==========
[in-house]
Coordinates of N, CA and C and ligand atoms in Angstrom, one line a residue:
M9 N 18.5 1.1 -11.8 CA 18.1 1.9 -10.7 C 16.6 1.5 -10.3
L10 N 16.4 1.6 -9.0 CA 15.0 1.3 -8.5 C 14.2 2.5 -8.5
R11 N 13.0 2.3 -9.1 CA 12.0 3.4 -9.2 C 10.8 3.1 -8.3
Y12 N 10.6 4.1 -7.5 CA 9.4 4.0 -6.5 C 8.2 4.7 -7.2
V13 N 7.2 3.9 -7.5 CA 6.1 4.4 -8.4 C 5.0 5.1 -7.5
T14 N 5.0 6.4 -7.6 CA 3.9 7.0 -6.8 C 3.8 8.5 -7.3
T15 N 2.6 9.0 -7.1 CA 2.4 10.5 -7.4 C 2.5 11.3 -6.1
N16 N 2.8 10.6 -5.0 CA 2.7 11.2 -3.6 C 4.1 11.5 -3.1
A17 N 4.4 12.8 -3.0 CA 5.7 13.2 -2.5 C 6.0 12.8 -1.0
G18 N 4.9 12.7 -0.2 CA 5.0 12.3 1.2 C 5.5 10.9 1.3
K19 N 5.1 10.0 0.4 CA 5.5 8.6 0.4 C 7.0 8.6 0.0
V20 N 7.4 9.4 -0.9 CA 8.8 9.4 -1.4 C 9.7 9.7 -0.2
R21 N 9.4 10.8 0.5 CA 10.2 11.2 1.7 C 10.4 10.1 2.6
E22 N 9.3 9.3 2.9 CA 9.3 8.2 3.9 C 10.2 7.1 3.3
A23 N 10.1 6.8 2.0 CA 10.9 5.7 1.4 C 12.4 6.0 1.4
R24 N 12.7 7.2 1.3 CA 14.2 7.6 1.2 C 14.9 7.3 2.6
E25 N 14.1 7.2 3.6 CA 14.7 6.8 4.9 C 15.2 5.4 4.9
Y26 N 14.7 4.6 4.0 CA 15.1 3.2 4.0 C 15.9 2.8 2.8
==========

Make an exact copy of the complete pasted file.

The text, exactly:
[in-house]
Coordinates of N, CA and C and ligand atoms in Angstrom, one line a residue:
M9 N 18.5 1.1 -11.8 CA 18.1 1.9 -10.7 C 16.6 1.5 -10.3
L10 N 16.4 1.6 -9.0 CA 15.0 1.3 -8.5 C 14.2 2.5 -8.5
R11 N 13.0 2.3 -9.1 CA 12.0 3.4 -9.2 C 10.8 3.1 -8.3
Y12 N 10.6 4.1 -7.5 CA 9.4 4.0 -6.5 C 8.2 4.7 -7.2
V13 N 7.2 3.9 -7.5 CA 6.1 4.4 -8.4 C 5.0 5.1 -7.5
T14 N 5.0 6.4 -7.6 CA 3.9 7.0 -6.8 C 3.8 8.5 -7.3
T15 N 2.6 9.0 -7.1 CA 2.4 10.5 -7.4 C 2.5 11.3 -6.1
N16 N 2.8 10.6 -5.0 CA 2.7 11.2 -3.6 C 4.1 11.5 -3.1
A17 N 4.4 12.8 -3.0 CA 5.7 13.2 -2.5 C 6.0 12.8 -1.0
G18 N 4.9 12.7 -0.2 CA 5.0 12.3 1.2 C 5.5 10.9 1.3
K19 N 5.1 10.0 0.4 CA 5.5 8.6 0.4 C 7.0 8.6 0.0
V20 N 7.4 9.4 -0.9 CA 8.8 9.4 -1.4 C 9.7 9.7 -0.2
R21 N 9.4 10.8 0.5 CA 10.2 11.2 1.7 C 10.4 10.1 2.6
E22 N 9.3 9.3 2.9 CA 9.3 8.2 3.9 C 10.2 7.1 3.3
A23 N 10.1 6.8 2.0 CA 10.9 5.7 1.4 C 12.4 6.0 1.4
R24 N 12.7 7.2 1.3 CA 14.2 7.6 1.2 C 14.9 7.3 2.6
E25 N 14.1 7.2 3.6 CA 14.7 6.8 4.9 C 15.2 5.4 4.9
Y26 N 14.7 4.6 4.0 CA 15.1 3.2 4.0 C 15.9 2.8 2.8